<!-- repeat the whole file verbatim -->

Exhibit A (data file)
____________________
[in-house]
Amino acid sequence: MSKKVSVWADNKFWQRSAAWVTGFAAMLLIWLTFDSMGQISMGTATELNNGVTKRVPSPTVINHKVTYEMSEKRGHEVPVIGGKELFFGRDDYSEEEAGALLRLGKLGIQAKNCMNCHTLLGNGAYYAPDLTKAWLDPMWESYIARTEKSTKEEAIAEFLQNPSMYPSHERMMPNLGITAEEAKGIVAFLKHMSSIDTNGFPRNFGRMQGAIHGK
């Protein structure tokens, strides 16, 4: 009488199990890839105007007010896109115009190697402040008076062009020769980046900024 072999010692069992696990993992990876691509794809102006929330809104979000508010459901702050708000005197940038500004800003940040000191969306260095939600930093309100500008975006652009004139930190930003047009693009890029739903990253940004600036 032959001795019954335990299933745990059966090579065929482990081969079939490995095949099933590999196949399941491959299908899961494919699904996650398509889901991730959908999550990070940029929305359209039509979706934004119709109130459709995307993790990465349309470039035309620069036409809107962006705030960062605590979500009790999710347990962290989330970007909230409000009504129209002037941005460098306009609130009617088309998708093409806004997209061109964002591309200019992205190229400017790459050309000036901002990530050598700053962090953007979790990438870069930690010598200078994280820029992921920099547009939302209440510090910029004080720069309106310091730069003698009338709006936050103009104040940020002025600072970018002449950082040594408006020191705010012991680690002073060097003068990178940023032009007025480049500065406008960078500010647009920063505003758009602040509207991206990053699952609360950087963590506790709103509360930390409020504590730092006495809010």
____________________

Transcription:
[in-house]
Amino acid sequence: MSKKVSVWADNKFWQRSAAWVTGFAAMLLIWLTFDSMGQISMGTATELNNGVTKRVPSPTVINHKVTYEMSEKRGHEVPVIGGKELFFGRDDYSEEEAGALLRLGKLGIQAKNCMNCHTLLGNGAYYAPDLTKAWLDPMWESYIARTEKSTKEEAIAEFLQNPSMYPSHERMMPNLGITAEEAKGIVAFLKHMSSIDTNGFPRNFGRMQGAIHGK
């Protein structure tokens, strides 16, 4: 009488199990890839105007007010896109115009190697402040008076062009020769980046900024 072999010692069992696990993992990876691509794809102006929330809104979000508010459901702050708000005197940038500004800003940040000191969306260095939600930093309100500008975006652009004139930190930003047009693009890029739903990253940004600036 032959001795019954335990299933745990059966090579065929482990081969079939490995095949099933590999196949399941491959299908899961494919699904996650398509889901991730959908999550990070940029929305359209039509979706934004119709109130459709995307993790990465349309470039035309620069036409809107962006705030960062605590979500009790999710347990962290989330970007909230409000009504129209002037941005460098306009609130009617088309998708093409806004997209061109964002591309200019992205190229400017790459050309000036901002990530050598700053962090953007979790990438870069930690010598200078994280820029992921920099547009939302209440510090910029004080720069309106310091730069003698009338709006936050103009104040940020002025600072970018002449950082040594408006020191705010012991680690002073060097003068990178940023032009007025480049500065406008960078500010647009920063505003758009602040509207991206990053699952609360950087963590506790709103509360930390409020504590730092006495809010």